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Entered on roll: 2006
…That new life was born out of all I learned from the Women’s Liberation Movement which I now use as a tool for the emancipation of older women, who, unlike me, did not discover WLM but are now being empowered to see themselves and their lives in positive terms. (Betty Vivian, As Good As New, p.2)
Betty Vivian Pybus was born in Grange, South Australia, the eldest of two girls. She married in 1942 and moved to Hobart with her husband in 1945. She had a son and a daughter.
At the age of 47, Betty became a true feminist. Her autobiography, As Good As New, written under her maiden name Betty Vivian, is a valuable first-hand account of the development of the second wave of feminism in Australia in the 1970s.
As the convenor of a 15-woman collective, she was responsible for groundbreaking achievements including setting up the Women’s House in Sydney. The centre provided a counselling and referral service for rape victims, and information on contraception, abortions and the women’s movement. It was the first abortion referral service in Australia, and resulted in the elimination of the backyard abortion trade and the establishment of a legal clinic for terminations.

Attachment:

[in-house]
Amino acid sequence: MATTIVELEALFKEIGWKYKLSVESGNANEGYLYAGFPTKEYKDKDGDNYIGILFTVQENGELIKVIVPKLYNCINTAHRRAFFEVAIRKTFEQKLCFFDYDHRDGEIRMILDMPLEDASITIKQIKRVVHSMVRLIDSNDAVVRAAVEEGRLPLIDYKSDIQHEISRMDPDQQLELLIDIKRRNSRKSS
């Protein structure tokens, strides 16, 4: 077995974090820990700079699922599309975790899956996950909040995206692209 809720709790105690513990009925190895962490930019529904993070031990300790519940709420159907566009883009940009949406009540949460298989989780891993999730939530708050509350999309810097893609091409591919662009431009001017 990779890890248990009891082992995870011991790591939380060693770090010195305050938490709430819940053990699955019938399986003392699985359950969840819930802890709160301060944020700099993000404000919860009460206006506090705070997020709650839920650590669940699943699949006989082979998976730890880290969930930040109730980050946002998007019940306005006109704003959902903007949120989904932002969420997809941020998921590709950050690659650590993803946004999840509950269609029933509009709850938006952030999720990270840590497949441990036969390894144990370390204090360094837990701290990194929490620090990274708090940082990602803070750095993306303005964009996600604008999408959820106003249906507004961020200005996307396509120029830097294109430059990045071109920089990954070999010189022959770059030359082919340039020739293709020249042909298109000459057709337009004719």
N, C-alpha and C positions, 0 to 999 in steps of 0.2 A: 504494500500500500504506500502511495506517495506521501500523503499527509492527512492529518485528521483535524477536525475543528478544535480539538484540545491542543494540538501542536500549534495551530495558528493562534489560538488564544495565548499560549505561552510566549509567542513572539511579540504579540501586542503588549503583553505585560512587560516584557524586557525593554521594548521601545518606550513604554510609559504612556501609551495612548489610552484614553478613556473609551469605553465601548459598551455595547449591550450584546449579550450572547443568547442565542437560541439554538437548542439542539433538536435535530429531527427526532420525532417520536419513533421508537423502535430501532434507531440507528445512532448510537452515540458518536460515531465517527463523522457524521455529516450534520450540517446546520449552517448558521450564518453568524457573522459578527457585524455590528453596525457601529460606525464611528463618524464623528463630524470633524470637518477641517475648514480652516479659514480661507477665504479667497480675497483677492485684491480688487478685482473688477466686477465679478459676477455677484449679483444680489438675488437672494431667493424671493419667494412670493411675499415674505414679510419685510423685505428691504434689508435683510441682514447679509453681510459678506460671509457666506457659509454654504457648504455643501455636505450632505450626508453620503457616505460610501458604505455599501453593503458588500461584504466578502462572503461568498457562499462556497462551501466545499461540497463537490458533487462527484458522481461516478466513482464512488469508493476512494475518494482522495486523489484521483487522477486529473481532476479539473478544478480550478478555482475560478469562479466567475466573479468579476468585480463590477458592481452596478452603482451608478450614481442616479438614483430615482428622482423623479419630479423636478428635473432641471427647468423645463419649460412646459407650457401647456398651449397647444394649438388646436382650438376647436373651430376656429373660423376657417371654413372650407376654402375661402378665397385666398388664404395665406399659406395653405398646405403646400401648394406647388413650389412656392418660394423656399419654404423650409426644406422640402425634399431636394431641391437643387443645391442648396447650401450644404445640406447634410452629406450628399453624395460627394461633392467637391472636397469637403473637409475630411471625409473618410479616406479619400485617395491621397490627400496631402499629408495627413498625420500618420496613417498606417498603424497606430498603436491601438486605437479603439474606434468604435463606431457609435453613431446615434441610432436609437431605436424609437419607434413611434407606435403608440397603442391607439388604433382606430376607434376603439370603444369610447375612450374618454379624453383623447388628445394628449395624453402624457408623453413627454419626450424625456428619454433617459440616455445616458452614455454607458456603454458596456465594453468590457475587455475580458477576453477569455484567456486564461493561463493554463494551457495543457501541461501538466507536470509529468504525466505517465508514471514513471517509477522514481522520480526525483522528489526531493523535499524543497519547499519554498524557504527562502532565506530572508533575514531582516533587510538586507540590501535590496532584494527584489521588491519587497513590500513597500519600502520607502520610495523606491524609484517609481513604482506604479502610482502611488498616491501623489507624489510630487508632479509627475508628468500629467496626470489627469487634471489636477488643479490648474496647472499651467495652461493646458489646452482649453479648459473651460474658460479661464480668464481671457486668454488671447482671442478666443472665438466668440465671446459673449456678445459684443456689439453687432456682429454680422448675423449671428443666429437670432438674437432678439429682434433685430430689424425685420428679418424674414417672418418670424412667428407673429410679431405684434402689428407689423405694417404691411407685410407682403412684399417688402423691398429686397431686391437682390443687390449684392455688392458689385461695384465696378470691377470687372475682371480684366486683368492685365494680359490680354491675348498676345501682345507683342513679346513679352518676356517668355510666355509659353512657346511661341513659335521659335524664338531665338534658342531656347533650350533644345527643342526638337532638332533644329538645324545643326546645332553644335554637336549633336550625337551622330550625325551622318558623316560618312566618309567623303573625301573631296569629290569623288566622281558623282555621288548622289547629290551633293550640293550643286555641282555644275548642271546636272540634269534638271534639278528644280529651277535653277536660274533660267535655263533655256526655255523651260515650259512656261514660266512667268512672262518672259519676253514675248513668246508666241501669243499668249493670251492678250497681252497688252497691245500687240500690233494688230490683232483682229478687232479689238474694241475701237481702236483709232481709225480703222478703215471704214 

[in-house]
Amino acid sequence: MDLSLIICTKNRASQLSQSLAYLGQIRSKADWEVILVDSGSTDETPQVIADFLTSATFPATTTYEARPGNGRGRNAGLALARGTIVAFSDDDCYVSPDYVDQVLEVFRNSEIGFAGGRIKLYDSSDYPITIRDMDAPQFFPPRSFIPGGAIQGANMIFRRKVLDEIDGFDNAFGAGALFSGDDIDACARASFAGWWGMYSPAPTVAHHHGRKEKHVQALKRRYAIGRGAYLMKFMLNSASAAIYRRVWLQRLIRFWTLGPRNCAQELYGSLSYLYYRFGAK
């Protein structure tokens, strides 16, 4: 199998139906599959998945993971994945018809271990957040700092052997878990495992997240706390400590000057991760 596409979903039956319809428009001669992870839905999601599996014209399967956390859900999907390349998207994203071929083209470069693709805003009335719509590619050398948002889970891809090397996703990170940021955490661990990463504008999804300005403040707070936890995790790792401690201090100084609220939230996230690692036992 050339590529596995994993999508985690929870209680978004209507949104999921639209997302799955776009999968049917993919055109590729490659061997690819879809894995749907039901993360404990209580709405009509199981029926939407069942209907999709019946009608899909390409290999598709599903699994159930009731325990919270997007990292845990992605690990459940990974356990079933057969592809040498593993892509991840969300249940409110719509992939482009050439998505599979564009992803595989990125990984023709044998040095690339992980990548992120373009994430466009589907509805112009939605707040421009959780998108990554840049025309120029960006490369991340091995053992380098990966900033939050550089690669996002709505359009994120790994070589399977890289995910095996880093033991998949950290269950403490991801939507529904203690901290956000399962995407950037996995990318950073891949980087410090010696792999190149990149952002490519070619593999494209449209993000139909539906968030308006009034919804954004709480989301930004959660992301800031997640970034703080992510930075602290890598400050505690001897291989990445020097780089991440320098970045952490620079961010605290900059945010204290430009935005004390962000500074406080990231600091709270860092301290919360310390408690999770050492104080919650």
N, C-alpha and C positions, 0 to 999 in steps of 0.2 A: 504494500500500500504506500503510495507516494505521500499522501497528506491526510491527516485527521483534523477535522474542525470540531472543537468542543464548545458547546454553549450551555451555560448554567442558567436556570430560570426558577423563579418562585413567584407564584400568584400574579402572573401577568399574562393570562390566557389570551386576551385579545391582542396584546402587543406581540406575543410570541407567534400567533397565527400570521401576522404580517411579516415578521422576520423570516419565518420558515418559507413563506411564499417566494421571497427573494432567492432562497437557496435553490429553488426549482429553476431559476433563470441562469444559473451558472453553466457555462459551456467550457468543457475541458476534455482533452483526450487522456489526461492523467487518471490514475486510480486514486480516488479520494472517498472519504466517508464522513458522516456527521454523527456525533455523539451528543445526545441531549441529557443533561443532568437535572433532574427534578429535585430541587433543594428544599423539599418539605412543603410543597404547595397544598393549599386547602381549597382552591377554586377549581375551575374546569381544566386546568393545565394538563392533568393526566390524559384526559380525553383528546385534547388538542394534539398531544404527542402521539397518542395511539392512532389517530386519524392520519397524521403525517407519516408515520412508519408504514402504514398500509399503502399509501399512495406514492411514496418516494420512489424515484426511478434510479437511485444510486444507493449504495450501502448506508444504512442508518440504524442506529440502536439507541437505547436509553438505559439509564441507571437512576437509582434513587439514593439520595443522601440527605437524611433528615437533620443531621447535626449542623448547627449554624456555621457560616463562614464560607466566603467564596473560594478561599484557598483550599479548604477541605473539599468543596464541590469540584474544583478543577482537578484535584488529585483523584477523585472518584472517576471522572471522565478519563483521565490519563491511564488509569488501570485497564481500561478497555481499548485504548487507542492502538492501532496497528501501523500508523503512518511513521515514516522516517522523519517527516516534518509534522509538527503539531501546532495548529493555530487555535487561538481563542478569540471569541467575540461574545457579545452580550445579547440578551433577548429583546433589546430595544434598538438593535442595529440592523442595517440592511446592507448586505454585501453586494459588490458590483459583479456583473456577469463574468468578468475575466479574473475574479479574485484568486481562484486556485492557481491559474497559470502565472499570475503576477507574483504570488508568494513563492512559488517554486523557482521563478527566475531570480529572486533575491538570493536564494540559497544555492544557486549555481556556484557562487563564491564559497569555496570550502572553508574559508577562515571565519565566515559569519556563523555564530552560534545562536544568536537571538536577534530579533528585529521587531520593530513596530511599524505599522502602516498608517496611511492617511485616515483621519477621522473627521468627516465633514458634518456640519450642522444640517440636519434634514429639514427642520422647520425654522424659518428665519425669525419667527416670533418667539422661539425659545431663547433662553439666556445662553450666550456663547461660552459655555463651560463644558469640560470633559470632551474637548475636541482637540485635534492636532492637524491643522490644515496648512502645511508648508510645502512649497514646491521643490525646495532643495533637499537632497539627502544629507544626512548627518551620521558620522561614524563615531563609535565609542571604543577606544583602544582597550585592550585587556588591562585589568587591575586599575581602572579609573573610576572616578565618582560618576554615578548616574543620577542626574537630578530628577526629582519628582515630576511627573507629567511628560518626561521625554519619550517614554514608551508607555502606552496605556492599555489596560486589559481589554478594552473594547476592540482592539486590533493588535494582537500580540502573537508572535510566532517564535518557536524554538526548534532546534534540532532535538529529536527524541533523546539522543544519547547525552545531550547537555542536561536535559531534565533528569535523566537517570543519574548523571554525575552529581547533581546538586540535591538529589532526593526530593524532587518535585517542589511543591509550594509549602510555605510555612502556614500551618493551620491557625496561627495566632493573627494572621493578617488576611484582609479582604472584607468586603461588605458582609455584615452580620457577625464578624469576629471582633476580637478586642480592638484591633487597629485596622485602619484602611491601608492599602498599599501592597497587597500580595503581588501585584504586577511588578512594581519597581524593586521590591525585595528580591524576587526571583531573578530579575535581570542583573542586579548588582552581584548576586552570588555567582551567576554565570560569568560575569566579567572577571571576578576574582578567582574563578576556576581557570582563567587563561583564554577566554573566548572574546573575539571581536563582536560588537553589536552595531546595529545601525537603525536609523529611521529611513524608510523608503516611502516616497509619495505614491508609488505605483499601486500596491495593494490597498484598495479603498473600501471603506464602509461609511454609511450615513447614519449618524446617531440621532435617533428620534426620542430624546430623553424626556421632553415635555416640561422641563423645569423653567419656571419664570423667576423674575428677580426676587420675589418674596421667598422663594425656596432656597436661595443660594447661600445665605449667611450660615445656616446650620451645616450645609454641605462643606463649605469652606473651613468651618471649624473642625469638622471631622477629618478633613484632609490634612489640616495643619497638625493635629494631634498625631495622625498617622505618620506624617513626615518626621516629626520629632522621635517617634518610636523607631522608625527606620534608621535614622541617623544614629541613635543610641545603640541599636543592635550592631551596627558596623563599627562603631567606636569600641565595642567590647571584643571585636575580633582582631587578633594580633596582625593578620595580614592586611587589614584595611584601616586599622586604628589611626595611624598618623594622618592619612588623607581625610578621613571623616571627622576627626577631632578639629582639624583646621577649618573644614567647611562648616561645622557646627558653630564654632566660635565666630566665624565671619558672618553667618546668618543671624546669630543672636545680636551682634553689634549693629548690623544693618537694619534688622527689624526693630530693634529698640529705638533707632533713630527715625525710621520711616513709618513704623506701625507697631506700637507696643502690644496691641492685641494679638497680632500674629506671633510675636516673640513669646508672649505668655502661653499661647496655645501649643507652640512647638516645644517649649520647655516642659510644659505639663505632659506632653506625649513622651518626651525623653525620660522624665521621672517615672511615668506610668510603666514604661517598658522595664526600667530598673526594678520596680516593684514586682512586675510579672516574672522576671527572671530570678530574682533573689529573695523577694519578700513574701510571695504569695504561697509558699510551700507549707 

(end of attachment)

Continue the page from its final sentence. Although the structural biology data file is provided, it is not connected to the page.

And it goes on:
Betty continued as a pioneer of the Australian women’s health movement, as a founding member that established the Leichardt Women’s Community Health Centre, which was the first federally funded feminist initiative. She went on to manage the Liverpool Women’s Health Centre. The establishment of these health centres were pivotal in the establishment of the Hobart Women’s Health Centre.
Betty was also a part of the movement that resurrected the writings of early feminists. The discovery that many of the books were out of print led to the establishment of women’s publishing companies such as the Feminist Press, Virago and Women’s Press, who republished them.
Her commitment and activism continued through her later years, and her contribution to the feminist movement and unceasing work on behalf of older women was recognised at the inaugural Edna Awards in Hobart in 1999. On Australia Day 2004, she received the Medal of the Order of Australia in recognition of her work for women, as a feminist and community activist.
Photograph courtesy of The Mercury.